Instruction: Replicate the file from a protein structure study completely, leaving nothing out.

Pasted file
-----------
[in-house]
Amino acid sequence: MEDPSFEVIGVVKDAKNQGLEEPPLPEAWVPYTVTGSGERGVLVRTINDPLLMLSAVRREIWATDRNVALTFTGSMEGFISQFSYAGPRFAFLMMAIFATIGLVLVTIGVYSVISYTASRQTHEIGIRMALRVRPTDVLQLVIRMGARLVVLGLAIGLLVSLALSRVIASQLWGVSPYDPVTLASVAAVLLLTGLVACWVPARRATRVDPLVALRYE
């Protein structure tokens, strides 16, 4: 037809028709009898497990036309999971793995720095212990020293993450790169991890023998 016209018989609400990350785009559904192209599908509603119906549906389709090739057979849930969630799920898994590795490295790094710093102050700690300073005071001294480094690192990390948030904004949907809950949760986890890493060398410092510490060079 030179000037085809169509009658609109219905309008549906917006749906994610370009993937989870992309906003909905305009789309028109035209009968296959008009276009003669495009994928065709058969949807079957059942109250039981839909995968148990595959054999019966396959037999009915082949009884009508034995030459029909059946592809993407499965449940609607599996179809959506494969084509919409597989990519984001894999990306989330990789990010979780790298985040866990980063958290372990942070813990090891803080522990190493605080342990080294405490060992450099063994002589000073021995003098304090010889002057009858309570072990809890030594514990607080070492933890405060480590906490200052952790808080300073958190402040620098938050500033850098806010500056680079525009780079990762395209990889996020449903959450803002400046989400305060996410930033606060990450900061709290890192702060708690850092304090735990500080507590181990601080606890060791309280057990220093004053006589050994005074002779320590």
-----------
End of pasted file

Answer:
[in-house]
Amino acid sequence: MEDPSFEVIGVVKDAKNQGLEEPPLPEAWVPYTVTGSGERGVLVRTINDPLLMLSAVRREIWATDRNVALTFTGSMEGFISQFSYAGPRFAFLMMAIFATIGLVLVTIGVYSVISYTASRQTHEIGIRMALRVRPTDVLQLVIRMGARLVVLGLAIGLLVSLALSRVIASQLWGVSPYDPVTLASVAAVLLLTGLVACWVPARRATRVDPLVALRYE
């Protein structure tokens, strides 16, 4: 037809028709009898497990036309999971793995720095212990020293993450790169991890023998 016209018989609400990350785009559904192209599908509603119906549906389709090739057979849930969630799920898994590795490295790094710093102050700690300073005071001294480094690192990390948030904004949907809950949760986890890493060398410092510490060079 030179000037085809169509009658609109219905309008549906917006749906994610370009993937989870992309906003909905305009789309028109035209009968296959008009276009003669495009994928065709058969949807079957059942109250039981839909995968148990595959054999019966396959037999009915082949009884009508034995030459029909059946592809993407499965449940609607599996179809959506494969084509919409597989990519984001894999990306989330990789990010979780790298985040866990980063958290372990942070813990090891803080522990190493605080342990080294405490060992450099063994002589000073021995003098304090010889002057009858309570072990809890030594514990607080070492933890405060480590906490200052952790808080300073958190402040620098938050500033850098806010500056680079525009780079990762395209990889996020449903959450803002400046989400305060996410930033606060990450900061709290890192702060708690850092304090735990500080507590181990601080606890060791309280057990220093004053006589050994005074002779320590």